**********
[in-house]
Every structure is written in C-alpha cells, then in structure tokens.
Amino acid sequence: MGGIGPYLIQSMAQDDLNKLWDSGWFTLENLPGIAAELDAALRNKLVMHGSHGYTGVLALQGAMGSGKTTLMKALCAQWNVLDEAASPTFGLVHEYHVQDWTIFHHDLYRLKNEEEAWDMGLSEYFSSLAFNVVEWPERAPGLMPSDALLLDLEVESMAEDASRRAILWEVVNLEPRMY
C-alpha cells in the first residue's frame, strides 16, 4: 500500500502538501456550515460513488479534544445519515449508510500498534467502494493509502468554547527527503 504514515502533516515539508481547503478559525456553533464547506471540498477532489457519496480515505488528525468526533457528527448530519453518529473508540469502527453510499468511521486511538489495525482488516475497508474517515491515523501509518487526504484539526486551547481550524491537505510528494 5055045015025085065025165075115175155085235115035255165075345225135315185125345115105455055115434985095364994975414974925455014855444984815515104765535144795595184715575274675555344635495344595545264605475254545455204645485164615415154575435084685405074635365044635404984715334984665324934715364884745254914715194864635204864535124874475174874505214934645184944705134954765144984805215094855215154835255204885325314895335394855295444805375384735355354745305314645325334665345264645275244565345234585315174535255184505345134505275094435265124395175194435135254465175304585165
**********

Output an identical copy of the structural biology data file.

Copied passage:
[in-house]
Every structure is written in C-alpha cells, then in structure tokens.
Amino acid sequence: MGGIGPYLIQSMAQDDLNKLWDSGWFTLENLPGIAAELDAALRNKLVMHGSHGYTGVLALQGAMGSGKTTLMKALCAQWNVLDEAASPTFGLVHEYHVQDWTIFHHDLYRLKNEEEAWDMGLSEYFSSLAFNVVEWPERAPGLMPSDALLLDLEVESMAEDASRRAILWEVVNLEPRMY
C-alpha cells in the first residue's frame, strides 16, 4: 500500500502538501456550515460513488479534544445519515449508510500498534467502494493509502468554547527527503 504514515502533516515539508481547503478559525456553533464547506471540498477532489457519496480515505488528525468526533457528527448530519453518529473508540469502527453510499468511521486511538489495525482488516475497508474517515491515523501509518487526504484539526486551547481550524491537505510528494 5055045015025085065025165075115175155085235115035255165075345225135315185125345115105455055115434985095364994975414974925455014855444984815515104765535144795595184715575274675555344635495344595545264605475254545455204645485164615415154575435084685405074635365044635404984715334984665324934715364884745254914715194864635204864535124874475174874505214934645184944705134954765144984805215094855215154835255204885325314895335394855295444805375384735355354745305314645325334665345264645275244565345234585315174535255184505345134505275094435265124395175194435135254465175304585165